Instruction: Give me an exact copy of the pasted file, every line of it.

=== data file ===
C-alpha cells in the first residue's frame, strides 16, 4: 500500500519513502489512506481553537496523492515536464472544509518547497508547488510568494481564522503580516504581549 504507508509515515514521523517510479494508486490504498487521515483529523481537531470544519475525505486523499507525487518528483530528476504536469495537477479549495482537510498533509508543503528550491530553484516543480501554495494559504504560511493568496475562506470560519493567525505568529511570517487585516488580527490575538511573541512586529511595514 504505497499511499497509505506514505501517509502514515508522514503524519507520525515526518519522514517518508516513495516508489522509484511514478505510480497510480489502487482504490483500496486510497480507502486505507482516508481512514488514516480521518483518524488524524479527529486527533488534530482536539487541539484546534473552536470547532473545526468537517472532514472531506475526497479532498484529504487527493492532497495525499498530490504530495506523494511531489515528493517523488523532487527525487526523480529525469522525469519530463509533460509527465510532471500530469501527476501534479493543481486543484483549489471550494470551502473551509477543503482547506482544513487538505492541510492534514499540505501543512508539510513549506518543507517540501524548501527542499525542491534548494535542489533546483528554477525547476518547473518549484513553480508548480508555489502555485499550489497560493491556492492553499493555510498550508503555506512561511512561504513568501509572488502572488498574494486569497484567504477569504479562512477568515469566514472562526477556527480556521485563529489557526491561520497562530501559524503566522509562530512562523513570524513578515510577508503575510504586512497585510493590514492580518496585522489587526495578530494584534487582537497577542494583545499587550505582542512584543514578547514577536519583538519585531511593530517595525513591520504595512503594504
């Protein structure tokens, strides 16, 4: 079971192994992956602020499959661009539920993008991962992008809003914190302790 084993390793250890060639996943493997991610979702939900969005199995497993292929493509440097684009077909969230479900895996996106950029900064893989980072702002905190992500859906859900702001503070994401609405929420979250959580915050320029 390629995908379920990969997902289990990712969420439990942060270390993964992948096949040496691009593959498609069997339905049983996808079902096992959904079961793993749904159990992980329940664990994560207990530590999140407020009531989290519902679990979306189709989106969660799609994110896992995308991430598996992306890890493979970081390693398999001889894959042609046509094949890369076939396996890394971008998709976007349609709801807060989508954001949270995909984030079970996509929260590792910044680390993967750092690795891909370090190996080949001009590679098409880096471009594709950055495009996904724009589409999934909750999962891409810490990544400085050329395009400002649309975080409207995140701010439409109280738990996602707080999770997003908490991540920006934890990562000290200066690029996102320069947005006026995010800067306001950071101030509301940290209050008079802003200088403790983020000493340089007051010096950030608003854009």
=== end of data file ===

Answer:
C-alpha cells in the first residue's frame, strides 16, 4: 500500500519513502489512506481553537496523492515536464472544509518547497508547488510568494481564522503580516504581549 504507508509515515514521523517510479494508486490504498487521515483529523481537531470544519475525505486523499507525487518528483530528476504536469495537477479549495482537510498533509508543503528550491530553484516543480501554495494559504504560511493568496475562506470560519493567525505568529511570517487585516488580527490575538511573541512586529511595514 504505497499511499497509505506514505501517509502514515508522514503524519507520525515526518519522514517518508516513495516508489522509484511514478505510480497510480489502487482504490483500496486510497480507502486505507482516508481512514488514516480521518483518524488524524479527529486527533488534530482536539487541539484546534473552536470547532473545526468537517472532514472531506475526497479532498484529504487527493492532497495525499498530490504530495506523494511531489515528493517523488523532487527525487526523480529525469522525469519530463509533460509527465510532471500530469501527476501534479493543481486543484483549489471550494470551502473551509477543503482547506482544513487538505492541510492534514499540505501543512508539510513549506518543507517540501524548501527542499525542491534548494535542489533546483528554477525547476518547473518549484513553480508548480508555489502555485499550489497560493491556492492553499493555510498550508503555506512561511512561504513568501509572488502572488498574494486569497484567504477569504479562512477568515469566514472562526477556527480556521485563529489557526491561520497562530501559524503566522509562530512562523513570524513578515510577508503575510504586512497585510493590514492580518496585522489587526495578530494584534487582537497577542494583545499587550505582542512584543514578547514577536519583538519585531511593530517595525513591520504595512503594504
């Protein structure tokens, strides 16, 4: 079971192994992956602020499959661009539920993008991962992008809003914190302790 084993390793250890060639996943493997991610979702939900969005199995497993292929493509440097684009077909969230479900895996996106950029900064893989980072702002905190992500859906859900702001503070994401609405929420979250959580915050320029 390629995908379920990969997902289990990712969420439990942060270390993964992948096949040496691009593959498609069997339905049983996808079902096992959904079961793993749904159990992980329940664990994560207990530590999140407020009531989290519902679990979306189709989106969660799609994110896992995308991430598996992306890890493979970081390693398999001889894959042609046509094949890369076939396996890394971008998709976007349609709801807060989508954001949270995909984030079970996509929260590792910044680390993967750092690795891909370090190996080949001009590679098409880096471009594709950055495009996904724009589409999934909750999962891409810490990544400085050329395009400002649309975080409207995140701010439409109280738990996602707080999770997003908490991540920006934890990562000290200066690029996102320069947005006026995010800067306001950071101030509301940290209050008079802003200088403790983020000493340089007051010096950030608003854009």